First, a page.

Asian American, Native Hawaiian and Pacific Islander Heritage Month 2024: Recognizing AANHPI Leaders in Education

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As Asian American, Native Hawaiian and Pacific Islander Heritage Month comes to a close, Macmillan Learning continues its series that began earlier this year during Black History Month by featuring prominent trailblazers in the field of education from historically marginalized communities. 

The beginnings of Asian American, Native Hawaiian and Pacific Islander Heritage Month, as we know it today, began in the 1970s as representatives in congress proposed a bill that would proclaim the first week of May as Asian-Pacific Heritage Week. The resolution was signed by President Jimmy Carter in 1978, making that designation official. Thirty-one years later, President Barack Obama signed a proclamation recognizing the entire month of May as Asian American and Pacific Islander Heritage Month. As of 2021, the month officially changed to include Native Hawaiian through the signing of another proclamation by President Joe Biden. 

Each year, the month of May serves as a time to celebrate and honor the contributions of Asian Americans, Native Hawaiians and Pacific Islanders to the fabric of American society. In the realm of education and pedagogy, there have been many remarkable individuals whose pioneering work has left an indelible mark. Here are eight AANHPI trailblazers in education. 

Grace Lee Boggs (1915-2015)

Grace Lee Boggs, a Chinese American philosopher, writer, and activist, emphasized the importance of education in fostering social change. She co-founded Detroit Summer, a multicultural, intergenerational youth program aimed at revitalizing communities through education and activism.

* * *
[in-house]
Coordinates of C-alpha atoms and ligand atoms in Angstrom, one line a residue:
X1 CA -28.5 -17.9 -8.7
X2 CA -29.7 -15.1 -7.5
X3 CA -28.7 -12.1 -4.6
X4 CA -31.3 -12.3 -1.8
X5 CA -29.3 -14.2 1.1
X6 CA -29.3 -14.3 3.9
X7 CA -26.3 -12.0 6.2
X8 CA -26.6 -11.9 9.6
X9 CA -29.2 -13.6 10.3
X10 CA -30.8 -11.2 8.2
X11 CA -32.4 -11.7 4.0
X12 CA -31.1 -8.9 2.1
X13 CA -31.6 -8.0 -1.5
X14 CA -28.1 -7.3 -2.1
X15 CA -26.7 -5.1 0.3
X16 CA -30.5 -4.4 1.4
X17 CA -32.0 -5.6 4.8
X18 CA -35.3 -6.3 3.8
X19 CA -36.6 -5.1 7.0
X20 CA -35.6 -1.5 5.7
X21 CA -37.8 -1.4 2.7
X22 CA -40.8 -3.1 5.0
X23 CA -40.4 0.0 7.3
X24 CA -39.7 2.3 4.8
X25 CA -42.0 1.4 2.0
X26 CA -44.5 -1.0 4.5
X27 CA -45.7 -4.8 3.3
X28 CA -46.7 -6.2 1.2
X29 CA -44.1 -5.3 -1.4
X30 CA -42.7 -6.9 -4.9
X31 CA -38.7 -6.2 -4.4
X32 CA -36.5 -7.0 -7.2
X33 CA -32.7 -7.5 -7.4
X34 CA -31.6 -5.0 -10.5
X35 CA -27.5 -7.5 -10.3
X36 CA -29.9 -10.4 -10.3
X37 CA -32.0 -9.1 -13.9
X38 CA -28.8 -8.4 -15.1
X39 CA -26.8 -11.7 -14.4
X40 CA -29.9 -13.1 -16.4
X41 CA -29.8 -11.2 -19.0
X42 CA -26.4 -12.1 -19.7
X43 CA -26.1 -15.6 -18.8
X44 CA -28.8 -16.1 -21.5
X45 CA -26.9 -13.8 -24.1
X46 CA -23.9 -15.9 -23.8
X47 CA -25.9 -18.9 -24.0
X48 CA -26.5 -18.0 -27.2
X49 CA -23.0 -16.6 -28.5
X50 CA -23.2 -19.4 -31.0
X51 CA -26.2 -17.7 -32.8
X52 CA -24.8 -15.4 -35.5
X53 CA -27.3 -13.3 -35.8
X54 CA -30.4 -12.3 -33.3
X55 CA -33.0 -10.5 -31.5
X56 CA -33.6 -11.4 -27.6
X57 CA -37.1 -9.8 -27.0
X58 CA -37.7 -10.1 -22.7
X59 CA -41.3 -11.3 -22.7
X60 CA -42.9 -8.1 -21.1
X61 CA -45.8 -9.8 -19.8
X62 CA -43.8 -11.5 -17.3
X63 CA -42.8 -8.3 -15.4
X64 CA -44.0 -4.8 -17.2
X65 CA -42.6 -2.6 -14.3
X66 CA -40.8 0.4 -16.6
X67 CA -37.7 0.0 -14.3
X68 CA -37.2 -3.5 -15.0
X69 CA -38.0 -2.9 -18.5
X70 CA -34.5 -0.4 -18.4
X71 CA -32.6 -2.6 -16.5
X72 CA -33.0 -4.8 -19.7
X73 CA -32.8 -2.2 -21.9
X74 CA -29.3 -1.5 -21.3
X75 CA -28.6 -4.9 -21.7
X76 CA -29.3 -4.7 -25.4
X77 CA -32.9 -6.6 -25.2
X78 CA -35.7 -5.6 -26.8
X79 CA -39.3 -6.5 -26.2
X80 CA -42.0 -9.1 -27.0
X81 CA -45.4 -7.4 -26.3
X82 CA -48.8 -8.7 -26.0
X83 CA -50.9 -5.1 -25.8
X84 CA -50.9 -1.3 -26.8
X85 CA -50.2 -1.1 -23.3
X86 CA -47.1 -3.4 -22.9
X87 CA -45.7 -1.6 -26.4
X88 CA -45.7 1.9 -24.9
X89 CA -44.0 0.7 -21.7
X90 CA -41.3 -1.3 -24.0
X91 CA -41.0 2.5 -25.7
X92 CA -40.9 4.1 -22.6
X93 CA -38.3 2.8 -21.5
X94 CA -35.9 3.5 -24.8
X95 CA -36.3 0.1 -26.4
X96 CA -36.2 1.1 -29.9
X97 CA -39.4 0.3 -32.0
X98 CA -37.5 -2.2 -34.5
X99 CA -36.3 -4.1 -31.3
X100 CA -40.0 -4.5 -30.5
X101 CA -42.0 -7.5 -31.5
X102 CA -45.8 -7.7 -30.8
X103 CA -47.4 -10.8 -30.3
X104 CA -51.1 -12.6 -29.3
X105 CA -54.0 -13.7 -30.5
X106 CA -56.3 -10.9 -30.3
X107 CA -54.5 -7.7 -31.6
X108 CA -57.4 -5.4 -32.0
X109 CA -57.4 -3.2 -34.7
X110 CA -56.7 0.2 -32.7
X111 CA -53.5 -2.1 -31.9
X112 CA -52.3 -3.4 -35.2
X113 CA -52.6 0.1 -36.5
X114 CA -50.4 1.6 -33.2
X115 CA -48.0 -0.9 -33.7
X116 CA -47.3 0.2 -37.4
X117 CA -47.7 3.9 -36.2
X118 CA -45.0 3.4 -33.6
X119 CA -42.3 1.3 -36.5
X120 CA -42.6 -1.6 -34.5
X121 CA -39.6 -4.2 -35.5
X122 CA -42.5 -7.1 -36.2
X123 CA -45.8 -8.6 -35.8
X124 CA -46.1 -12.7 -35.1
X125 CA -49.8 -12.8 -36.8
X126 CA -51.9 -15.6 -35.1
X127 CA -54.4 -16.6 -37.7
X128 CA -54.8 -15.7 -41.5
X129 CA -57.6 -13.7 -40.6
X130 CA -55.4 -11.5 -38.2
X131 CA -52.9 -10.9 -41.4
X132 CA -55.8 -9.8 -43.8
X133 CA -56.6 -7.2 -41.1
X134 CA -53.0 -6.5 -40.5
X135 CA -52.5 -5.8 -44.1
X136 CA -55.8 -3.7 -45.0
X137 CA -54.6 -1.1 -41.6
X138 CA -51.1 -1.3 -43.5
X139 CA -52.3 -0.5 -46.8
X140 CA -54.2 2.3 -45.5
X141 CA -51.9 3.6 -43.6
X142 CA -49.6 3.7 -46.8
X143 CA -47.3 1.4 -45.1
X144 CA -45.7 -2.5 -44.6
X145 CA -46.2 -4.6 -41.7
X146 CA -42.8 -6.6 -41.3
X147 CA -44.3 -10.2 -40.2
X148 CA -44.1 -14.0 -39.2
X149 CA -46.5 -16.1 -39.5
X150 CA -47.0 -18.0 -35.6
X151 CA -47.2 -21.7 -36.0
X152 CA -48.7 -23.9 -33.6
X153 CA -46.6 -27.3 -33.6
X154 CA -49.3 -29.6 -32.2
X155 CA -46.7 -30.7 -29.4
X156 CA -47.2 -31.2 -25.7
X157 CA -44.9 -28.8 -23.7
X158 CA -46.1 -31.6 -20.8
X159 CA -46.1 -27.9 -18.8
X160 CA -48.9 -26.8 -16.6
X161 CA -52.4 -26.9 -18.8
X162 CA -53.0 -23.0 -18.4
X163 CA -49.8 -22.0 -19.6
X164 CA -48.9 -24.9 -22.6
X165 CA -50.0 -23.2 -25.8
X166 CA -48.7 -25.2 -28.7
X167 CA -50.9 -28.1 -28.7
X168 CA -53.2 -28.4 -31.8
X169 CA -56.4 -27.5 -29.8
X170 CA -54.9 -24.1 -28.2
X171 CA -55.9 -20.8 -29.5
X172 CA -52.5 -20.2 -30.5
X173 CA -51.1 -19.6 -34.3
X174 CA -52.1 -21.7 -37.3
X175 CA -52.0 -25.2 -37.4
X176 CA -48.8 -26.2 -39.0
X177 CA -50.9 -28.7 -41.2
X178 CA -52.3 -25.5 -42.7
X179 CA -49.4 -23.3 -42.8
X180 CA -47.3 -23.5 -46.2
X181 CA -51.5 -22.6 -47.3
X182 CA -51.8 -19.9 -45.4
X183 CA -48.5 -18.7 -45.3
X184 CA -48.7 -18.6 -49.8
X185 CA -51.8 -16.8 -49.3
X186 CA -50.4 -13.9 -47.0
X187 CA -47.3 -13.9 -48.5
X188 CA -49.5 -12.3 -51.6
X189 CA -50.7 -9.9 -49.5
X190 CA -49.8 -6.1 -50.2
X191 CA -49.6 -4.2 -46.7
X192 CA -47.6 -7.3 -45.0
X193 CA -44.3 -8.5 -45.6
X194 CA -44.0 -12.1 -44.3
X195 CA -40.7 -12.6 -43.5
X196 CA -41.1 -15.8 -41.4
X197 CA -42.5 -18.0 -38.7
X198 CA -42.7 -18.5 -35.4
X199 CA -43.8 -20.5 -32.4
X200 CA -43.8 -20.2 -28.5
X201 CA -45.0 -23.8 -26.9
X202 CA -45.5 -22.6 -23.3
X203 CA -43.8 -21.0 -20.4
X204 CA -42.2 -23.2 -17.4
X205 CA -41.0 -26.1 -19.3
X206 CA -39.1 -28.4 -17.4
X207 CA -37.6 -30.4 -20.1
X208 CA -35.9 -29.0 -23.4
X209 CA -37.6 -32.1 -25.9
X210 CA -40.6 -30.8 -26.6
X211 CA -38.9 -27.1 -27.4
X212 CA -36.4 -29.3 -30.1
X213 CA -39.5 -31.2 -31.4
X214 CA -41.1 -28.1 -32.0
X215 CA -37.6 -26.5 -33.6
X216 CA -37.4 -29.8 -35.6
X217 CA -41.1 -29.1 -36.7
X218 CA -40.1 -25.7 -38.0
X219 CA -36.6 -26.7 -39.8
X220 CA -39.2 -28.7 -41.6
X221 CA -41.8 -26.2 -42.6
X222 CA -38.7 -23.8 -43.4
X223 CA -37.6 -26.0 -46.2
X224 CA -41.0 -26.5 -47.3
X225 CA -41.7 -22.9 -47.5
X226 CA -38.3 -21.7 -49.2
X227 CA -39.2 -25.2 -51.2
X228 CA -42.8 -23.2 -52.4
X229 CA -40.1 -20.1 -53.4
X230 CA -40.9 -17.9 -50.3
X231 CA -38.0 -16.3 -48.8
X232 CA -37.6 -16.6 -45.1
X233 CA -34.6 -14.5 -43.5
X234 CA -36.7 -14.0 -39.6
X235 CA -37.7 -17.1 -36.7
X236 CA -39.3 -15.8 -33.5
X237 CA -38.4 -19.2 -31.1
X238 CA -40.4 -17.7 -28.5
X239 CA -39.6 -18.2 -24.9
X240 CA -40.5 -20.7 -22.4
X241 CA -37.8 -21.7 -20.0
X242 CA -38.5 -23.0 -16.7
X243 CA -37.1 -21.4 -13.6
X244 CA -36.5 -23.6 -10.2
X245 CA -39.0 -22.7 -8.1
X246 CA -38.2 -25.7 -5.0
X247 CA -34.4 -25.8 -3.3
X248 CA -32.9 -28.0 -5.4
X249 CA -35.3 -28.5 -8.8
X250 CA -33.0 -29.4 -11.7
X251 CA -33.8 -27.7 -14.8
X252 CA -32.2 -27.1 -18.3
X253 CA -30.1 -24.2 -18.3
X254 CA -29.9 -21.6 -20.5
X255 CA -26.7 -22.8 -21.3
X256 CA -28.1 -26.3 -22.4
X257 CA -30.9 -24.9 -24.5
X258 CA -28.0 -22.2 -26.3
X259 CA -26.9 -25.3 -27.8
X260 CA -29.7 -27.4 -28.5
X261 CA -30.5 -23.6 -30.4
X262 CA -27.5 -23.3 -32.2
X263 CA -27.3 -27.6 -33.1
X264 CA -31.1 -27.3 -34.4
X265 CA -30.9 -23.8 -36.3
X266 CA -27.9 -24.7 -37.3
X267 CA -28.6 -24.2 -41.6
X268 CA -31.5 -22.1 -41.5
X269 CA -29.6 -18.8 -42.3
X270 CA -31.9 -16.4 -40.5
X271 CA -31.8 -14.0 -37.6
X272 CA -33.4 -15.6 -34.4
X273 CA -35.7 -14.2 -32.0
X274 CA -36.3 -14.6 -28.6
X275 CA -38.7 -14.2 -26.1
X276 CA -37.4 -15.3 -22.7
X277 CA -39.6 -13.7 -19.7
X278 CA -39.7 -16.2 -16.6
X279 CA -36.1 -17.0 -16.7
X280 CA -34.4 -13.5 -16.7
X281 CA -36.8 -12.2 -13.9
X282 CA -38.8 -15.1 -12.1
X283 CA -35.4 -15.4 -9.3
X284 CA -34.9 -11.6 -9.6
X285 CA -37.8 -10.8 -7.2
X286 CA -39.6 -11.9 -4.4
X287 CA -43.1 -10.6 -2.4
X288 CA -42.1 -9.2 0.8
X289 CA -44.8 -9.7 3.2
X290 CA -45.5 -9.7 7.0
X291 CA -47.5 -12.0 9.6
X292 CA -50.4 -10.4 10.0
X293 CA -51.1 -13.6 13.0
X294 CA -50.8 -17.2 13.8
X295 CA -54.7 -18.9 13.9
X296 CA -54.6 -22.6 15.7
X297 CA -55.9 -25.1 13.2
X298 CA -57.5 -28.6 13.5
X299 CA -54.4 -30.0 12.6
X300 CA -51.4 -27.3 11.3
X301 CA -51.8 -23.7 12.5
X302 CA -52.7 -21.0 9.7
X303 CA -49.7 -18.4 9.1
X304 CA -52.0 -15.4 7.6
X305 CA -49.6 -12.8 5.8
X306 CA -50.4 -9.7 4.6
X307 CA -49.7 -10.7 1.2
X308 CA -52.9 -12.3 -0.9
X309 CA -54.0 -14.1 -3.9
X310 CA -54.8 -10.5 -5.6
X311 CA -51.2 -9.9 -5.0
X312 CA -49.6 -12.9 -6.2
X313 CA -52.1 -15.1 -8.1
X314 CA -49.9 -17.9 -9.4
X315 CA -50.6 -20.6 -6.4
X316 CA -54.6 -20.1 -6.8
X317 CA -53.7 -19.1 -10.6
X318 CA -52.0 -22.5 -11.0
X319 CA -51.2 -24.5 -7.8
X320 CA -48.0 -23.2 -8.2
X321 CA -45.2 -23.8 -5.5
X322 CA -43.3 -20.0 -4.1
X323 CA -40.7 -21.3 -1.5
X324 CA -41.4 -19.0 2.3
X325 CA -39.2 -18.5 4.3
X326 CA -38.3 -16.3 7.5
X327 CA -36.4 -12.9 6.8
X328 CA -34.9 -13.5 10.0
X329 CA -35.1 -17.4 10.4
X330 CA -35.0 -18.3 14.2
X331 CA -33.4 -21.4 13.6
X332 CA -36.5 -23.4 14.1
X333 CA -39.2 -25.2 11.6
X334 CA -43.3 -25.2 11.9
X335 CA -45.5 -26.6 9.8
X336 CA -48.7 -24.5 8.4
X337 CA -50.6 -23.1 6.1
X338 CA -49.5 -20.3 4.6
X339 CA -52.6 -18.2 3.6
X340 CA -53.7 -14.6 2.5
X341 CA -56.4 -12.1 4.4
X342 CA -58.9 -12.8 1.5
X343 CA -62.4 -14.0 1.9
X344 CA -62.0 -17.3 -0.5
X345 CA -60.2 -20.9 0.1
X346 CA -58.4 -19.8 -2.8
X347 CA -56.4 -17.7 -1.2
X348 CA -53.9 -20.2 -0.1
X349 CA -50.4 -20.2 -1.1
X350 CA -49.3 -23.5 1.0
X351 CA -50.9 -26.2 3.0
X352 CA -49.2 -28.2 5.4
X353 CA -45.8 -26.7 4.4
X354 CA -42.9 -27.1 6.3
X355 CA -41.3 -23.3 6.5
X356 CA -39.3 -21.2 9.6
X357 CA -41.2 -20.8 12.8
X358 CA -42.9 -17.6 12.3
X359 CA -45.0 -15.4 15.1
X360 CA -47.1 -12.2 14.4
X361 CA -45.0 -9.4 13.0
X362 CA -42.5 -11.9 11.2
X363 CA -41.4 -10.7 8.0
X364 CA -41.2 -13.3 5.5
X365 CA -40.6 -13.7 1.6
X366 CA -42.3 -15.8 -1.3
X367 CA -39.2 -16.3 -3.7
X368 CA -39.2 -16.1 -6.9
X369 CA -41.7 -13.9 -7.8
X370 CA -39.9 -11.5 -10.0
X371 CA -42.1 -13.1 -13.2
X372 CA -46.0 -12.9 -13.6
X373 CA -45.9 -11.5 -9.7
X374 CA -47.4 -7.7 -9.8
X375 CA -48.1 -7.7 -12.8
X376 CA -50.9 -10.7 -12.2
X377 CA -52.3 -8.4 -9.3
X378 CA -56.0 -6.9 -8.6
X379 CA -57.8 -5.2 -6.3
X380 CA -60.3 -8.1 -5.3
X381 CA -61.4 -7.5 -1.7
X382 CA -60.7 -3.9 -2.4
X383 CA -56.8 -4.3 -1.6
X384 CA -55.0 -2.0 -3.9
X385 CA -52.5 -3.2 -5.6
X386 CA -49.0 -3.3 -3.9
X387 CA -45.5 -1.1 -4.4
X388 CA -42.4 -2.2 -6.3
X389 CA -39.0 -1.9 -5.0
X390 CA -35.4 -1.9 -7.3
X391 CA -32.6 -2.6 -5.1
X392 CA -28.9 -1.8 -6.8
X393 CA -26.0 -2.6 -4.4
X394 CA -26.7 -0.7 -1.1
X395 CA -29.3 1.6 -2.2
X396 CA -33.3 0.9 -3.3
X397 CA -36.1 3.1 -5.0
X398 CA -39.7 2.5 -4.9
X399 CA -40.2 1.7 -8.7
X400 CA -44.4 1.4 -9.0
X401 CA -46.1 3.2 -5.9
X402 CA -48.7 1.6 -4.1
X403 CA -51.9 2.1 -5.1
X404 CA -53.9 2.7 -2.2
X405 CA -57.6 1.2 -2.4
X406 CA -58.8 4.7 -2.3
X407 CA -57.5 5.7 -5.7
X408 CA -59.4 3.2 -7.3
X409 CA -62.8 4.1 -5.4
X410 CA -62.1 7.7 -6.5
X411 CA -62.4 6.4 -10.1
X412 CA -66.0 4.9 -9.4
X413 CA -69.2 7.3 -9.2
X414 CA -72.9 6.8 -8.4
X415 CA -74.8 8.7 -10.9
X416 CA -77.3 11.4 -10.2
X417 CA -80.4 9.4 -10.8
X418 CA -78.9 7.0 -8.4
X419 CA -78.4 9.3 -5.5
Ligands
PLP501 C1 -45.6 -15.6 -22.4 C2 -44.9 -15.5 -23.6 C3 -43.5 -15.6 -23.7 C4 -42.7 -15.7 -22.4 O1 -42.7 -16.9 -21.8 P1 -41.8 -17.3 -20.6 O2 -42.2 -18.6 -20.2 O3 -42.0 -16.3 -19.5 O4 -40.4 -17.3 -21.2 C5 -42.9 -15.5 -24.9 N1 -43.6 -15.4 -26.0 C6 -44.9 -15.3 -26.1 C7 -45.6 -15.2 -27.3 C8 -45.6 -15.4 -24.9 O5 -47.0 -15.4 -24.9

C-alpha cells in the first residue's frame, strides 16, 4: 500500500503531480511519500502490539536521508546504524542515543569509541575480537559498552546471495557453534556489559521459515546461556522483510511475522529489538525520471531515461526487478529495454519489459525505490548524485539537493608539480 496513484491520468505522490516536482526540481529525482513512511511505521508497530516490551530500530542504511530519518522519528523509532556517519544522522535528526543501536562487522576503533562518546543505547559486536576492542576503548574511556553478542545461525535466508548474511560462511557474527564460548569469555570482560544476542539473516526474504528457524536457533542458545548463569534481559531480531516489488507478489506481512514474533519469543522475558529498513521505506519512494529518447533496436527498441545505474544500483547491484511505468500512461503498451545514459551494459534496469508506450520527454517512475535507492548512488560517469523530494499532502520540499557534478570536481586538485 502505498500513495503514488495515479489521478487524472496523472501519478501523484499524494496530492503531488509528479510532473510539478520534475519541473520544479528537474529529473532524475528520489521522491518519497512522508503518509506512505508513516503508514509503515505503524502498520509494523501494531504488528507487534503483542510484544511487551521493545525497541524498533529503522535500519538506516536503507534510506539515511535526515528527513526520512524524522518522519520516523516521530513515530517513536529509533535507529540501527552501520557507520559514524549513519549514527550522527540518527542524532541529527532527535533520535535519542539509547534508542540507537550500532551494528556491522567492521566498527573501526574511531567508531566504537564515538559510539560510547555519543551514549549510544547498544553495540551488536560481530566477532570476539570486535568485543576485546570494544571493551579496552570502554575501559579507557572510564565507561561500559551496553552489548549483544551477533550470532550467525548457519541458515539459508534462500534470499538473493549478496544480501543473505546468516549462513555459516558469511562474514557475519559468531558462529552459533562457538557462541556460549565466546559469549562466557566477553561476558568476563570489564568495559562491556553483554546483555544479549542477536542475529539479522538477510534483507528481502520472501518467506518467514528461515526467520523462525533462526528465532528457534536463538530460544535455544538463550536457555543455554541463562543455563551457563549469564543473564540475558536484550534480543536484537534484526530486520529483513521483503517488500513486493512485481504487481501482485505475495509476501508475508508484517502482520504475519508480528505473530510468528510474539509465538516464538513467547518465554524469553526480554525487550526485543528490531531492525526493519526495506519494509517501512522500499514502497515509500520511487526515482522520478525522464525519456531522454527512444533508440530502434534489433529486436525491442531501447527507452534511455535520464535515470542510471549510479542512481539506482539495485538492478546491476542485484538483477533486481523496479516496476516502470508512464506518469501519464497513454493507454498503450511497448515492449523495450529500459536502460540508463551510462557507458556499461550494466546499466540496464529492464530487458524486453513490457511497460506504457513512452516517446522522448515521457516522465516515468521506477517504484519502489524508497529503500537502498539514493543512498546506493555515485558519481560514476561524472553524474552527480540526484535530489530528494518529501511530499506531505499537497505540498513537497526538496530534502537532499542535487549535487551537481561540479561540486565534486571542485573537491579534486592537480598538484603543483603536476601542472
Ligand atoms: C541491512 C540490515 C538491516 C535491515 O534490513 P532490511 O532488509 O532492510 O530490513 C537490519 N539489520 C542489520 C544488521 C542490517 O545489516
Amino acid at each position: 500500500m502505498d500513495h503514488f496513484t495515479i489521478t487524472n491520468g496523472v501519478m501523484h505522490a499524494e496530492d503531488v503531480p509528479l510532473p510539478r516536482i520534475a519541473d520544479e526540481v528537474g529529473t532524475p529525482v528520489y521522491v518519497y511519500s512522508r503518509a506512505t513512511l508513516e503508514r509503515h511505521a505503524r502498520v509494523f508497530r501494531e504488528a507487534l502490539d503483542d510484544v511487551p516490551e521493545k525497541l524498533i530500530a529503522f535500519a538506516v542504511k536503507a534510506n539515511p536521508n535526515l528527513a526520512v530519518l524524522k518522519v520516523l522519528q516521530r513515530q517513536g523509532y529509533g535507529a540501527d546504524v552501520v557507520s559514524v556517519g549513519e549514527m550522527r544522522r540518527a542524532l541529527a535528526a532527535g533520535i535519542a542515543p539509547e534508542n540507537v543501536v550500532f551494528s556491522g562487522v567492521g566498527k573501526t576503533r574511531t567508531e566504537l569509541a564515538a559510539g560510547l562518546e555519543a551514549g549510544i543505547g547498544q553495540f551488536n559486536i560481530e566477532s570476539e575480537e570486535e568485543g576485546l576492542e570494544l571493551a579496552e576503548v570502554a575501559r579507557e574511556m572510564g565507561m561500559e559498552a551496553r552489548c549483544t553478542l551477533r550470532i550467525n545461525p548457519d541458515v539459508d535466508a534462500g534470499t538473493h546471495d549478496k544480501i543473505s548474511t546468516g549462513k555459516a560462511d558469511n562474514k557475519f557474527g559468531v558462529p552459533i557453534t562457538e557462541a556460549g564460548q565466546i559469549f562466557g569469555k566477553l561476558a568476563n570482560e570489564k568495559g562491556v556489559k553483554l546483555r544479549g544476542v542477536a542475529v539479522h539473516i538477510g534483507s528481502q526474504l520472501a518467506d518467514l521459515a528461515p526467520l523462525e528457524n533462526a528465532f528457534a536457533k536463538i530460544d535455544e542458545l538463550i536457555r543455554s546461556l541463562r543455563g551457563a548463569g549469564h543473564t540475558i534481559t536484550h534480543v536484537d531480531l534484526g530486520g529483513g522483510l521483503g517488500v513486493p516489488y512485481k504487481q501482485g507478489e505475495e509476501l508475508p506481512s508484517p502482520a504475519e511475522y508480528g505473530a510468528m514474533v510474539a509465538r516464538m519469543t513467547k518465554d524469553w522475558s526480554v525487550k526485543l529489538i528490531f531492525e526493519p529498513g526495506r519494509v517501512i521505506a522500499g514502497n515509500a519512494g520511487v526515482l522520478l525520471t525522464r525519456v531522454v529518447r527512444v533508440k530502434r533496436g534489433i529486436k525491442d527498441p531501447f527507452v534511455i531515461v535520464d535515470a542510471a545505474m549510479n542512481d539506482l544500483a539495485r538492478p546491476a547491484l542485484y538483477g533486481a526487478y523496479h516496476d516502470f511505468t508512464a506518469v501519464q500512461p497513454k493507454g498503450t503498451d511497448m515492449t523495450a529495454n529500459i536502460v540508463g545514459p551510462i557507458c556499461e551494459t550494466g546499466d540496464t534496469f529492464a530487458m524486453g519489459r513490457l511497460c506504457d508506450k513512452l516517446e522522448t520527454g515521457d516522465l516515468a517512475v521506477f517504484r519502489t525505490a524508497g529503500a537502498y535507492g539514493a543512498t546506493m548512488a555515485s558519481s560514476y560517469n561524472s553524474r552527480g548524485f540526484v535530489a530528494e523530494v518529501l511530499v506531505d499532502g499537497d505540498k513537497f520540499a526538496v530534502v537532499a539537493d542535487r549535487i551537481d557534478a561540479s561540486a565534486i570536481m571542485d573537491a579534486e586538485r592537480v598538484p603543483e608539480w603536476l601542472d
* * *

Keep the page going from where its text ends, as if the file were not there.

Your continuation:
Helen Zia (1952-Present)

Helen Zia, a Chinese American journalist and activist, has been a prominent voice in advocating for Asian American studies programs in schools and universities. Her efforts have helped to broaden the understanding of Asian American history and experiences in educational settings. An outspoken activist for a wide range of causes, Zia has also advocated for both women’s rights and LGBTQ rights, and was a prominent voice during the Civil Rights Movement.

Mamie Tape (1895-1983)

Mamie Tape, a Chinese American woman, played a pivotal role in the landmark case Tape v. Hurley in 1885, which successfully challenged racial segregation in San Francisco schools. Her advocacy laid the groundwork for desegregation efforts in education.

Haunani-Kay Trask (1949-Present) 

Haunani-Kay Trask, a Native Hawaiian scholar and activist, has been a leading voice in advocating for indigenous perspectives in education. Her work highlights the importance of centering indigenous knowledge and experiences in educational curricula. As professor emerita at the University of Hawai’i at Mānoa, she founded and directed the Kamakakūokalani Center for Hawaiian Studies.

Patsy Mink (1927-2002)

Patsy Mink, a Japanese American politician, was the co-author of Title IX, a landmark legislation that prohibits sex discrimination in education. Her advocacy has had a profound impact on gender equity in schools and universities.

Ronald Takaki (1939-2009)

Born in pre-statehood Hawaii, Ronald Takaki was a Japanese American historian and ethnographer who played a critical role in the development of ethnic studies programs across the United States. His book, "Strangers from a Different Shore: A History of Asian Americans," is a seminal work in the field.

Jim Yong Kim (1959-Present) 

Jim Yong Kim, a Korean American physician and anthropologist, served as the President of Dartmouth College and the World Bank. His work in global health and education has influenced policies and practices worldwide, particularly in improving access to education in developing countries.

Viji Sathy (1972-Present) 

Viji Sathy, an Indian American professor of psychology and neuroscience, is known for her work on inclusive teaching practices. Her research and advocacy promote equitable education by addressing the diverse needs of students in the classroom.